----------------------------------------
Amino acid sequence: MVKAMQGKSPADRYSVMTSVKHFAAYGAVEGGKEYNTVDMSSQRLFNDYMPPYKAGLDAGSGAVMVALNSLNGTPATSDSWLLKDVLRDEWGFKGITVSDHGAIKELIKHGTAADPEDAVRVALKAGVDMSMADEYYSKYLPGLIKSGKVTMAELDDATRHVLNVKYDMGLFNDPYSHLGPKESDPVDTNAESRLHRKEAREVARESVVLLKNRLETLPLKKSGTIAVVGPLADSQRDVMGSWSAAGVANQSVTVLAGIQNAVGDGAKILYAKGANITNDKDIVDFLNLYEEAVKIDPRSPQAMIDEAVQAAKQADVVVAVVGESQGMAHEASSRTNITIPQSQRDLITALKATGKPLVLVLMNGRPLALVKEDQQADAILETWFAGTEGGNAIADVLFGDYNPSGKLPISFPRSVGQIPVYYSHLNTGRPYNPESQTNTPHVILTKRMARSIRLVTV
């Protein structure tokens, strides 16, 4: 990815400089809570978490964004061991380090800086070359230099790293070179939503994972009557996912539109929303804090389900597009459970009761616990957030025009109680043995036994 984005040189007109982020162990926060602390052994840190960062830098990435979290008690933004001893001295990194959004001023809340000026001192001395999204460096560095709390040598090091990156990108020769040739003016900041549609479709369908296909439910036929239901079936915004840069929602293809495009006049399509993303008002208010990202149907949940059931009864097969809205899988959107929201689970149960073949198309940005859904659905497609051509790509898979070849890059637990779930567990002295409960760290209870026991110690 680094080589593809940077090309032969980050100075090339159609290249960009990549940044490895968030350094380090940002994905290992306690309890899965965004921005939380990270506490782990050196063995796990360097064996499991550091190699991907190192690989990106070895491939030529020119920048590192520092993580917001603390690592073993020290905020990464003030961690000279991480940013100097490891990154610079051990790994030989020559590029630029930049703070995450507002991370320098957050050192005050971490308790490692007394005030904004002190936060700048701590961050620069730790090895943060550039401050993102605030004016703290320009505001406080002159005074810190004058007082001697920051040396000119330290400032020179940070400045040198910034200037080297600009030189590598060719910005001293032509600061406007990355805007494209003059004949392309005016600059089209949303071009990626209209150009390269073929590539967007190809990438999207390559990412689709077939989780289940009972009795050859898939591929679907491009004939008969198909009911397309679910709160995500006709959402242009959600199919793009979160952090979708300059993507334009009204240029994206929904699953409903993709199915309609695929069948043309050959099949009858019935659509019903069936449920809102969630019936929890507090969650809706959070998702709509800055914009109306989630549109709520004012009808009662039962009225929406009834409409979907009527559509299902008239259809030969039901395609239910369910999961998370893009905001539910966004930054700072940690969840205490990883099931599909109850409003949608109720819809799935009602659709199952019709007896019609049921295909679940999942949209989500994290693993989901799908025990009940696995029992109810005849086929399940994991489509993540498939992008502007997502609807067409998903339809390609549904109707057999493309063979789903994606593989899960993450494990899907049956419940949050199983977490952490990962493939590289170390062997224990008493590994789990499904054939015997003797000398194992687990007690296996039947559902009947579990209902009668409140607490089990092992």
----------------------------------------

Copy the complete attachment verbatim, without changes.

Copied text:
Amino acid sequence: MVKAMQGKSPADRYSVMTSVKHFAAYGAVEGGKEYNTVDMSSQRLFNDYMPPYKAGLDAGSGAVMVALNSLNGTPATSDSWLLKDVLRDEWGFKGITVSDHGAIKELIKHGTAADPEDAVRVALKAGVDMSMADEYYSKYLPGLIKSGKVTMAELDDATRHVLNVKYDMGLFNDPYSHLGPKESDPVDTNAESRLHRKEAREVARESVVLLKNRLETLPLKKSGTIAVVGPLADSQRDVMGSWSAAGVANQSVTVLAGIQNAVGDGAKILYAKGANITNDKDIVDFLNLYEEAVKIDPRSPQAMIDEAVQAAKQADVVVAVVGESQGMAHEASSRTNITIPQSQRDLITALKATGKPLVLVLMNGRPLALVKEDQQADAILETWFAGTEGGNAIADVLFGDYNPSGKLPISFPRSVGQIPVYYSHLNTGRPYNPESQTNTPHVILTKRMARSIRLVTV
């Protein structure tokens, strides 16, 4: 990815400089809570978490964004061991380090800086070359230099790293070179939503994972009557996912539109929303804090389900597009459970009761616990957030025009109680043995036994 984005040189007109982020162990926060602390052994840190960062830098990435979290008690933004001893001295990194959004001023809340000026001192001395999204460096560095709390040598090091990156990108020769040739003016900041549609479709369908296909439910036929239901079936915004840069929602293809495009006049399509993303008002208010990202149907949940059931009864097969809205899988959107929201689970149960073949198309940005859904659905497609051509790509898979070849890059637990779930567990002295409960760290209870026991110690 680094080589593809940077090309032969980050100075090339159609290249960009990549940044490895968030350094380090940002994905290992306690309890899965965004921005939380990270506490782990050196063995796990360097064996499991550091190699991907190192690989990106070895491939030529020119920048590192520092993580917001603390690592073993020290905020990464003030961690000279991480940013100097490891990154610079051990790994030989020559590029630029930049703070995450507002991370320098957050050192005050971490308790490692007394005030904004002190936060700048701590961050620069730790090895943060550039401050993102605030004016703290320009505001406080002159005074810190004058007082001697920051040396000119330290400032020179940070400045040198910034200037080297600009030189590598060719910005001293032509600061406007990355805007494209003059004949392309005016600059089209949303071009990626209209150009390269073929590539967007190809990438999207390559990412689709077939989780289940009972009795050859898939591929679907491009004939008969198909009911397309679910709160995500006709959402242009959600199919793009979160952090979708300059993507334009009204240029994206929904699953409903993709199915309609695929069948043309050959099949009858019935659509019903069936449920809102969630019936929890507090969650809706959070998702709509800055914009109306989630549109709520004012009808009662039962009225929406009834409409979907009527559509299902008239259809030969039901395609239910369910999961998370893009905001539910966004930054700072940690969840205490990883099931599909109850409003949608109720819809799935009602659709199952019709007896019609049921295909679940999942949209989500994290693993989901799908025990009940696995029992109810005849086929399940994991489509993540498939992008502007997502609807067409998903339809390609549904109707057999493309063979789903994606593989899960993450494990899907049956419940949050199983977490952490990962493939590289170390062997224990008493590994789990499904054939015997003797000398194992687990007690296996039947559902009947579990209902009668409140607490089990092992």